Government Sues Fertilizer Plant for Clean Air Act Violations

The Department of Justice’s Enforcement Section of the Environment and Natural Resources Division (ENRD) filed a civil complaint on Friday in the Middle District of Florida at the request of the Environmental Protection Agency (EPA) against CF Industries, Inc. for alleged decades-long violations of the Clean Air Act (CAA). The plaintiffs asked the court to assess civil penalties for abuses of the Prevention of Significant Deterioration (PSD) sections of the CAA, Title V of the CAA, and Florida’s CAA-sanctioned State Implementation Plan (SIP).

CF Industries owned and operated two sulfuric acid plants in Plant City, Florida from 1991 until 2014. The plants were engaged in phosphate fertilizer manufacture that emitted sulfur dioxide, a regulated “criteria pollutant” under the CAA. Because the plants each discharged more than 100 tons per year (tpy) of the gas, they fell within the CAA’s “major stationary source” and “major emitting facilities” definitions, subjecting them to a number of federal and state regulations.

The ENRD accused CF Industries of shirking its statutory duties. Its first claim for relief involves an alleged PSD violation for permit-less modifications made to the plants in 2004 and 2005. Once it installed new blower fans, CF Industries requested a permit modification to up the sulfuric acid production levels at its plants to 2,750 tons per day (tpd) from 2,600 tpd.

According to the ENRD, the potential sulfur dioxide emission increase was 399 tons per year (tpy), dwarfing the 40 tpy significance level that triggers PSD and Best Available Control Technology (BACT) reviews for such “major modifications.” Because the defendant failed to conduct these analyses prior to installation, it violated and was in continuous violation of federal and corresponding state PSD requirements up until CF Industries sold its Plant City facility on March 17, 2014.

The second claim for relief cites another PSD violation stemming from the defendant’s November 2007 permit modification request to further increase sulfuric acid production from 2,750 to 2,962 tpd. At the time, CF Industries stated there would be no corresponding increase in sulfur dioxide emissions, enabling it to avoid “major modification” status and PSD review.

The ENRD alleged that CF Industries used a 2004 permit limit of 1,757 tpy of sulfur dioxide as a baseline in determining that there would be no increase in emissions, rather than the two plants’ actual averages of 1,639 and 1,494 tpy. However, under sections of the Florida Administrative Code and federal law, the use of this baseline in such a calculation “is permissible only for new emissions units.”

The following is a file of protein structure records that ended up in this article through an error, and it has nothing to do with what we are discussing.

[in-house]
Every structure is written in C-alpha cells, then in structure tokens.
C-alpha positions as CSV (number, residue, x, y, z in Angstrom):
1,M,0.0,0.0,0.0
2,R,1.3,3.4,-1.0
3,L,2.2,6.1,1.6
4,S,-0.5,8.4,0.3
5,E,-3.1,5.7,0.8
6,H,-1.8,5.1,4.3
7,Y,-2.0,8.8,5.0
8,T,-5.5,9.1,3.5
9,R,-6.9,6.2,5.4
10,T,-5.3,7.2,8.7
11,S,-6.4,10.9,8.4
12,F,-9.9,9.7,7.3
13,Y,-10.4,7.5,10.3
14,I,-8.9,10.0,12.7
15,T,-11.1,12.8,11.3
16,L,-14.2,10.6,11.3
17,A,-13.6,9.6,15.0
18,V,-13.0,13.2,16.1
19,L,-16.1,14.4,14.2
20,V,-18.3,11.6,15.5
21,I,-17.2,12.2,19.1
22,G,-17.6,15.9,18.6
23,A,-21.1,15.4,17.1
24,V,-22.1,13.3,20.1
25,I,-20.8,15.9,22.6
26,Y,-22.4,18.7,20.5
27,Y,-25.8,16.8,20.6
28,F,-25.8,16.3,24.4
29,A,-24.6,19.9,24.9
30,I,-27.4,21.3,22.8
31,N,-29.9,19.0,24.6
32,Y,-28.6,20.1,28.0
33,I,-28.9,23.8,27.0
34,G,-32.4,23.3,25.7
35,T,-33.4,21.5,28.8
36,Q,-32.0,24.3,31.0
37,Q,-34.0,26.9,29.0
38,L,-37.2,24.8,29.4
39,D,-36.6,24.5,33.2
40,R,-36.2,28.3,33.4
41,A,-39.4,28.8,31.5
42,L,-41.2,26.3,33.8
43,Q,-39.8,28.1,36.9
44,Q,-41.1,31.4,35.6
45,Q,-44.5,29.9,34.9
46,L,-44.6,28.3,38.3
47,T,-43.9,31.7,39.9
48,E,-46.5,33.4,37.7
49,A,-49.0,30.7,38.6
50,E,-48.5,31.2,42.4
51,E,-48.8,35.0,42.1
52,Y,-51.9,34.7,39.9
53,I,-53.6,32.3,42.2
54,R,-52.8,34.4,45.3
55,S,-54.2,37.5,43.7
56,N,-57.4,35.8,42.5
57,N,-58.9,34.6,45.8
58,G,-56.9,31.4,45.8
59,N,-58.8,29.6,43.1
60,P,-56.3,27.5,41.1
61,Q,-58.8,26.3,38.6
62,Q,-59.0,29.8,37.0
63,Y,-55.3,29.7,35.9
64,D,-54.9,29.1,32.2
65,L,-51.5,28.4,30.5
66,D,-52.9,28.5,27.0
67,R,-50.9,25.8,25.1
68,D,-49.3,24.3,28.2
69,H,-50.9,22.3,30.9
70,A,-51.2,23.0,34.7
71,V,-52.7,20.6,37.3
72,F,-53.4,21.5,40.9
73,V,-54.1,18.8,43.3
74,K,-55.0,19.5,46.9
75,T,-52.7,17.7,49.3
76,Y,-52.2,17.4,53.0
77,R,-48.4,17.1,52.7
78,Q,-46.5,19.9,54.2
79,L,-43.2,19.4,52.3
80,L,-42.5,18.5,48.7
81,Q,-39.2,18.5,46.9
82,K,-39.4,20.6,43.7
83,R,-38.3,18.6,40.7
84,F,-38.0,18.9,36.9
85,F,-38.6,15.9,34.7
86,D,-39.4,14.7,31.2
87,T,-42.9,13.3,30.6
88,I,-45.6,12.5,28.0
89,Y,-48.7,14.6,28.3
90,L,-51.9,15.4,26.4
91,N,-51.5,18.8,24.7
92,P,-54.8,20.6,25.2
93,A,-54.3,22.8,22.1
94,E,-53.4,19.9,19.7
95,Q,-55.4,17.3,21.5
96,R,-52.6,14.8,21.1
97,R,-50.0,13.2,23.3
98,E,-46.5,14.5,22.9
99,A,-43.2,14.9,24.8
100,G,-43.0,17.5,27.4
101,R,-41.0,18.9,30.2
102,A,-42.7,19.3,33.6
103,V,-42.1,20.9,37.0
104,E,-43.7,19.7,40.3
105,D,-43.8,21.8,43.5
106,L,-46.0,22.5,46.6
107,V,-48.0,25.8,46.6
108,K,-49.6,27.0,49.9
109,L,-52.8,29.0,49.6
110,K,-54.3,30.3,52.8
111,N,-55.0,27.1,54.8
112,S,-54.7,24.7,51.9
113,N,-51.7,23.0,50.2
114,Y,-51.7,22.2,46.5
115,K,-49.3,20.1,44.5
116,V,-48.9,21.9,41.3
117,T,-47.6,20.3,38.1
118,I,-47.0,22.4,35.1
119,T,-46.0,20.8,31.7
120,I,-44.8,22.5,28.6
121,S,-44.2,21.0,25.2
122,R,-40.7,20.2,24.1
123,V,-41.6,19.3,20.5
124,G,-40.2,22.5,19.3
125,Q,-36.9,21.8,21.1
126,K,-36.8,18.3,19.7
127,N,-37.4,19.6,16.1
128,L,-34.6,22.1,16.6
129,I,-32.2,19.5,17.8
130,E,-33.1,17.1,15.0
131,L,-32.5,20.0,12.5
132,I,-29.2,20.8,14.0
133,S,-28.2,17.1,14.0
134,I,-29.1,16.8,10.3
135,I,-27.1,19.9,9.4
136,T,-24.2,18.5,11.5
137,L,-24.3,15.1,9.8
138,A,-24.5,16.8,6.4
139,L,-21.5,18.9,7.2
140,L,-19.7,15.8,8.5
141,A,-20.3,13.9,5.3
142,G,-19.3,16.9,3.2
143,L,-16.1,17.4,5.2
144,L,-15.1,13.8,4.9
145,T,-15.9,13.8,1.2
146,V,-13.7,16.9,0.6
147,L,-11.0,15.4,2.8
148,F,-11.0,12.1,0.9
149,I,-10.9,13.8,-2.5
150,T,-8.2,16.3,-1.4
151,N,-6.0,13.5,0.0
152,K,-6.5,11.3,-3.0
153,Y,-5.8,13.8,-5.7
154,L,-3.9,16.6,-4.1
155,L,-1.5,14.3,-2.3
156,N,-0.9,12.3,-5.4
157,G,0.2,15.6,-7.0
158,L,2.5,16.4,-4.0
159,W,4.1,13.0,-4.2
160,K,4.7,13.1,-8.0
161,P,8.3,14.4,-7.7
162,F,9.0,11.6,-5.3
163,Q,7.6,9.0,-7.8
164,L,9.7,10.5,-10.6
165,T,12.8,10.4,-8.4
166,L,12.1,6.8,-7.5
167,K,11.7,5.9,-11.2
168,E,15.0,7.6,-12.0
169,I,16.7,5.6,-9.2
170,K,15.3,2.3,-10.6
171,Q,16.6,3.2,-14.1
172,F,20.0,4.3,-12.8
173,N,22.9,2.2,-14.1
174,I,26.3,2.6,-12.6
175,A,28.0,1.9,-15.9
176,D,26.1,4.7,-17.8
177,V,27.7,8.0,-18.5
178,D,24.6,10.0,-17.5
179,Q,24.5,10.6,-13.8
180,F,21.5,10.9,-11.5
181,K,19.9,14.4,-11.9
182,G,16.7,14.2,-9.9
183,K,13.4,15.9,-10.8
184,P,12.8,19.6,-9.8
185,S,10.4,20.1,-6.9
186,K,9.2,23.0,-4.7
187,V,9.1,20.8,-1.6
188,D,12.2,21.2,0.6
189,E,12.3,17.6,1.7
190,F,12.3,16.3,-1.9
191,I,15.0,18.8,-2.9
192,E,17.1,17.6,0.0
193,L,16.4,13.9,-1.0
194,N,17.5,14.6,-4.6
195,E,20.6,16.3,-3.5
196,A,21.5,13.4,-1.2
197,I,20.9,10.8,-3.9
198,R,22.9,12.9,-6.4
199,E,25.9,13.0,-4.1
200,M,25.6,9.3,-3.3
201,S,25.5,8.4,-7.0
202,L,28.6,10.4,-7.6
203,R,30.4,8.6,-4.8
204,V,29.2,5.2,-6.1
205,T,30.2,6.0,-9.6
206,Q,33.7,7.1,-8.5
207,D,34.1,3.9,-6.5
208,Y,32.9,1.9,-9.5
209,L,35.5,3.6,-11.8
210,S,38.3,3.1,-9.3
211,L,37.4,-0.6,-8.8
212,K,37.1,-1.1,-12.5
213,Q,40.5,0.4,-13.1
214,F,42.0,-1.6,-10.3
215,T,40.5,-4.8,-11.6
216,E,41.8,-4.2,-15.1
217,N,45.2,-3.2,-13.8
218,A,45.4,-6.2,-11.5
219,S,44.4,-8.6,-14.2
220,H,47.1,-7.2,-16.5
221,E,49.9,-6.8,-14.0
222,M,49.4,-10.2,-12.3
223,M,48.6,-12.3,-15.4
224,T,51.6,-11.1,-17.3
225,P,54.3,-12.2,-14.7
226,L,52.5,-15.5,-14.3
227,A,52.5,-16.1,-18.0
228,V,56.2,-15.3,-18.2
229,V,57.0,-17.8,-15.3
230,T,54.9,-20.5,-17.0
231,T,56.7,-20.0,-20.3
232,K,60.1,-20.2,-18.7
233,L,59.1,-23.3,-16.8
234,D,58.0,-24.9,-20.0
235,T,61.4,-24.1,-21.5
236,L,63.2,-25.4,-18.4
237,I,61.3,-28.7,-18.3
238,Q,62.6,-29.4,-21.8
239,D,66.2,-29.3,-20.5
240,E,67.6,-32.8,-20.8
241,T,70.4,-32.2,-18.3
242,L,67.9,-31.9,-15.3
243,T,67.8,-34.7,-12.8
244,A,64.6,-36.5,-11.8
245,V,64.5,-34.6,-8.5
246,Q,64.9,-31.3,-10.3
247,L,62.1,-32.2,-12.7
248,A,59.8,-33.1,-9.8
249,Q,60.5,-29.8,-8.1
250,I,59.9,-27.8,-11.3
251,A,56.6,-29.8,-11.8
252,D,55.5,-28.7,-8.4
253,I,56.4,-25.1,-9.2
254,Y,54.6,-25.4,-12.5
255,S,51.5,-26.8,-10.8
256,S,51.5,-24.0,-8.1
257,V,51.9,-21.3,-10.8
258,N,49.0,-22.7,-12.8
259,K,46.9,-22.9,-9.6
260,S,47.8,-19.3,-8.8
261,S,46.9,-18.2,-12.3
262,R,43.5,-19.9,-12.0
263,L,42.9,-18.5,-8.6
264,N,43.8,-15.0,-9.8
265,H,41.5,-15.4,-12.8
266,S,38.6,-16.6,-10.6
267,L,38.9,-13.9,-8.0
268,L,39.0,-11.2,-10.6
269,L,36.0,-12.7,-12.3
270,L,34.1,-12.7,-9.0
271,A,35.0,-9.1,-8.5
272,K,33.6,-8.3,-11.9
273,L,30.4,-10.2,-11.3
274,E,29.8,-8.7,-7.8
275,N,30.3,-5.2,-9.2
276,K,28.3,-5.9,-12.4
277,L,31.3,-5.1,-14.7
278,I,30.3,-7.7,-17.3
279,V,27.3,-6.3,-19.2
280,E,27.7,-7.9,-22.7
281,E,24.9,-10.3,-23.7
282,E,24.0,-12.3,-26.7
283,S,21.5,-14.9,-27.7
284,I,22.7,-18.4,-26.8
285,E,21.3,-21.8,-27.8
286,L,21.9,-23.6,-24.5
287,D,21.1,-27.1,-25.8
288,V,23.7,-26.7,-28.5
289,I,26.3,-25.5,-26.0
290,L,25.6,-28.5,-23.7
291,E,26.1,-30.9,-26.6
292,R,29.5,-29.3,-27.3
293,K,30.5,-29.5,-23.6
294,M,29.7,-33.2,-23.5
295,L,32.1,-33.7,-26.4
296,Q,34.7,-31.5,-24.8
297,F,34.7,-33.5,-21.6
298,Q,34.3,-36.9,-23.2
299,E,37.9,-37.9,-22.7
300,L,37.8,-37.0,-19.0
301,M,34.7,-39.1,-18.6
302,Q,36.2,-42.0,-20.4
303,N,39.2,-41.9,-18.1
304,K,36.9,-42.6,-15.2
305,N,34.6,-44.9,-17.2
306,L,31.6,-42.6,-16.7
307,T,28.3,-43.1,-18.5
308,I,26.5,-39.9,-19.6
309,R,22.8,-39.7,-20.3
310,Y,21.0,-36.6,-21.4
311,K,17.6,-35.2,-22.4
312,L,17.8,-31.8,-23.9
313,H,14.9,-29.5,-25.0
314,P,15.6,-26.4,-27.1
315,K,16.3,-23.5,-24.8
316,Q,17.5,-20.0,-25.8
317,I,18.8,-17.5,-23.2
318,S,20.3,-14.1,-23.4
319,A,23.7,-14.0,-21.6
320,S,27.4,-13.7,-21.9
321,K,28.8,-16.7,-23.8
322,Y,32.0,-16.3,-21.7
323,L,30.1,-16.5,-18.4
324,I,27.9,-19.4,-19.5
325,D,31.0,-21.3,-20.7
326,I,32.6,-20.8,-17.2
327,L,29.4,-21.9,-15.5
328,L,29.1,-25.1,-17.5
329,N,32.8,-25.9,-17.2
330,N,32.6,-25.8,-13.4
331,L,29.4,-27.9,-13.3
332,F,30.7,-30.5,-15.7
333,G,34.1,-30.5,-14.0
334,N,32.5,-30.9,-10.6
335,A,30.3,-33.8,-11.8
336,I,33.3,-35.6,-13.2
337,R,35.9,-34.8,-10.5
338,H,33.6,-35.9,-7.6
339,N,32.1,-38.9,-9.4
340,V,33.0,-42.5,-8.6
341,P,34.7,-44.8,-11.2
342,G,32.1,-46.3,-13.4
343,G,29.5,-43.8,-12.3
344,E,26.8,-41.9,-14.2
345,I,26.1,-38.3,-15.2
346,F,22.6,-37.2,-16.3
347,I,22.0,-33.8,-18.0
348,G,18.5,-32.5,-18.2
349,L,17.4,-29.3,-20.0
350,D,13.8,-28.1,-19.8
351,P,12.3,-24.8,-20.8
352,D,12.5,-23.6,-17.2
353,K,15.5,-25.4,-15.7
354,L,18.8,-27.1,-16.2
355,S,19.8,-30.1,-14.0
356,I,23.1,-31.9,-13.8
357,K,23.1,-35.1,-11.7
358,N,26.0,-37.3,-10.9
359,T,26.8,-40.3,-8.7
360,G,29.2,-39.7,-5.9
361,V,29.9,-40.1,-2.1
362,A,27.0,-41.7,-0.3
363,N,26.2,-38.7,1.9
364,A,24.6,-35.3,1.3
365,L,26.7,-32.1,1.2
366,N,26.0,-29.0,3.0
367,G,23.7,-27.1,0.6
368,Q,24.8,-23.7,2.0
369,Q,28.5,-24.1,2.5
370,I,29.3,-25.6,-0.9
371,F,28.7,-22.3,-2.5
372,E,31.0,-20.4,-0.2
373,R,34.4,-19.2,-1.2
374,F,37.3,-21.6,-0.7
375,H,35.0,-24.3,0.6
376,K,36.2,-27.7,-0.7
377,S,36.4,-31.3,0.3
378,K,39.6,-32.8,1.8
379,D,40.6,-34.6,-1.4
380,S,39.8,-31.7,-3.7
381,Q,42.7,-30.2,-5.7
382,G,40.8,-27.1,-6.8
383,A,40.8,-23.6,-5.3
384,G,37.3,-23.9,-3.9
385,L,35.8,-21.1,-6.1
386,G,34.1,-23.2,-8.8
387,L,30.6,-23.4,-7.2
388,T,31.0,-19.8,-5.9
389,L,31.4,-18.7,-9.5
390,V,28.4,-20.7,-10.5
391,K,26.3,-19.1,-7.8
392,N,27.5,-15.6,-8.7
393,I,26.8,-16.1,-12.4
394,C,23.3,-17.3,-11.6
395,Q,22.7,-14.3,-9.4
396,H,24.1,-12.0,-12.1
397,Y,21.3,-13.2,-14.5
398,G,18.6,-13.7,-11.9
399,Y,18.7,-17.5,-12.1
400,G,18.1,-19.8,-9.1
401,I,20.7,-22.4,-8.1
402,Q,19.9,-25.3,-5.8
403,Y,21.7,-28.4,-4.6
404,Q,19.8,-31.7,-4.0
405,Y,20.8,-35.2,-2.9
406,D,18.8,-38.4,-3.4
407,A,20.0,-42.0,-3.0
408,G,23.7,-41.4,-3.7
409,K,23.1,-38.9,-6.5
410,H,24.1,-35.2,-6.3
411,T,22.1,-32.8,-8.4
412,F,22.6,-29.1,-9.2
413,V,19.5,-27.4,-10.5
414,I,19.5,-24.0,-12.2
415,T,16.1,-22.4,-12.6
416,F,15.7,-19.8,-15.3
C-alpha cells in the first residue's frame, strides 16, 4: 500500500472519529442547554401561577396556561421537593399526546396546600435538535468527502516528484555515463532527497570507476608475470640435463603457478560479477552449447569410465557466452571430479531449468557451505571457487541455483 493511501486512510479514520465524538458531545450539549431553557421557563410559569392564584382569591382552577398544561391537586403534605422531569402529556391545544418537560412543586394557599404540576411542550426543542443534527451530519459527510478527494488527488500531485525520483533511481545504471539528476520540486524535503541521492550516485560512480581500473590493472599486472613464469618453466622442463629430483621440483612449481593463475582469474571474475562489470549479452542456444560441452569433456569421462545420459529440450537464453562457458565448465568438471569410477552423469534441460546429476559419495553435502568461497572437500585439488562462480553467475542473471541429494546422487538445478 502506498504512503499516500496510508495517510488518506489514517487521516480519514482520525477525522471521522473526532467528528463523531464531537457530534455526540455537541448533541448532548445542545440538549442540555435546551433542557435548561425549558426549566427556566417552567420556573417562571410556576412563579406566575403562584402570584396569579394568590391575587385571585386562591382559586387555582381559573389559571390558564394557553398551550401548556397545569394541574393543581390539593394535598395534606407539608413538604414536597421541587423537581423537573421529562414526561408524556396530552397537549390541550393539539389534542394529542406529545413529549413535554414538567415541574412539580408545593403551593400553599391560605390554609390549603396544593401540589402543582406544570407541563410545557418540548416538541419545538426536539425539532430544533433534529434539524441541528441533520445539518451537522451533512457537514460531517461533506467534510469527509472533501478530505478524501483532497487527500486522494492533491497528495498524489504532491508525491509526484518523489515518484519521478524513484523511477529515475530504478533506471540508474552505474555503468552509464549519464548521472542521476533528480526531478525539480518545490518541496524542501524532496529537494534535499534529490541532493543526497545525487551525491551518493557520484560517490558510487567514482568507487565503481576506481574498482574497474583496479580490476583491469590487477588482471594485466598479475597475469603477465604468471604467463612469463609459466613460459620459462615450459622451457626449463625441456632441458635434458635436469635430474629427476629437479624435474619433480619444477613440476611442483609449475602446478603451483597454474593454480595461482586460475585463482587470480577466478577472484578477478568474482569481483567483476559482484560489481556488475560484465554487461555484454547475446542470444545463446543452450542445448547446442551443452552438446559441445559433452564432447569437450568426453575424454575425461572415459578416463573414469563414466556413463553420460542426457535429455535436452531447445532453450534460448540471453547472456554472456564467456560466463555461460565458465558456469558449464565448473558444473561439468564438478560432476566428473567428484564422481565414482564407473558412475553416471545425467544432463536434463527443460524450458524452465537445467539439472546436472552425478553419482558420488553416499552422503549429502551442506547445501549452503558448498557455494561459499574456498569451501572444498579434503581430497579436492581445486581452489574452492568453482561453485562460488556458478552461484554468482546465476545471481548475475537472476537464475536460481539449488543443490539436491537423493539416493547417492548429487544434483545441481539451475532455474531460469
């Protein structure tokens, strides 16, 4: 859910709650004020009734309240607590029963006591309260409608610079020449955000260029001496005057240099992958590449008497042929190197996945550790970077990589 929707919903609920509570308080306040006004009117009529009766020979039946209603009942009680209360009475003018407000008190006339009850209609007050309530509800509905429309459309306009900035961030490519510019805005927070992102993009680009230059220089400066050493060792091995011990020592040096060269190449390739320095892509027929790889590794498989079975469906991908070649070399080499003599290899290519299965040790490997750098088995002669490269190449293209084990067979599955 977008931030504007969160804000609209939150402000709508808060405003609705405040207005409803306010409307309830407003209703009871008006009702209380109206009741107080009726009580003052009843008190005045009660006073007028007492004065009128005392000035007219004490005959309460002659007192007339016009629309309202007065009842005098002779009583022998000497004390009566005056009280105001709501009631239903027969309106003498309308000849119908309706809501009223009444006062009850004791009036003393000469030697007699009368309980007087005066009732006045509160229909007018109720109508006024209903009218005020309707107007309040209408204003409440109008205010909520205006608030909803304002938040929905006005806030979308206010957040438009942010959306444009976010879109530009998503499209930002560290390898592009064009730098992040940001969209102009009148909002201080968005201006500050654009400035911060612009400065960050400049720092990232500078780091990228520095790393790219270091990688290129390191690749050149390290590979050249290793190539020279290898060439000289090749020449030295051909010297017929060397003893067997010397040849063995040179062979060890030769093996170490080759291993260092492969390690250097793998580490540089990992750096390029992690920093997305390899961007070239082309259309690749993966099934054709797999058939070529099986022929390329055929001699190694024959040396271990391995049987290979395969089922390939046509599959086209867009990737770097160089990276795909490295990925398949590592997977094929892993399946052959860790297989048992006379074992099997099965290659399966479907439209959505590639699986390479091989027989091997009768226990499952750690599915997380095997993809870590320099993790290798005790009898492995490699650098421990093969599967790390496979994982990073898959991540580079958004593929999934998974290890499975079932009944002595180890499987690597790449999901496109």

When calculated using the plants’ recorded yearly averages, the request triggers “major modification” status and a PSD review under the Florida SIP. Because the defendant failed to meet the PSD requirements by “not applying for, obtaining, or operating pursuant to a PSD permit for these proposed increases in production,” it violated the state’s SIP and federally imposed CAA requirements.

Its third and final allegation concerned CF industries’ supposed Title V violations. Title V sets forth an operating permit program for certain sources. It ensures that a source’s applicable requirements under the CAA, inclusive of PSD and SIP requirements, are collected in a single permit.

The ENRD contended that CF Industries’ failure to submit “complete and accurate” Title V applications for the modified sulfuric acid production at its two plants caused it to transgress Title V strictures. According to the complaint, the applications should have “identified all applicable requirements, accurately certified compliance with such requirements, and contained a compliance plan for applicable requirements for which the source was not in compliance,” but did not. Absent valid operating permits, the defendant was purportedly out of compliance with CAA and Florida Title V requirements.

For each of the three alleged violations, the defendant could face civil penalties between $32,500 and $37,500 per day. The ENRD also asked for reimbursement of its costs, and whatever other relief the court deemed appropriate.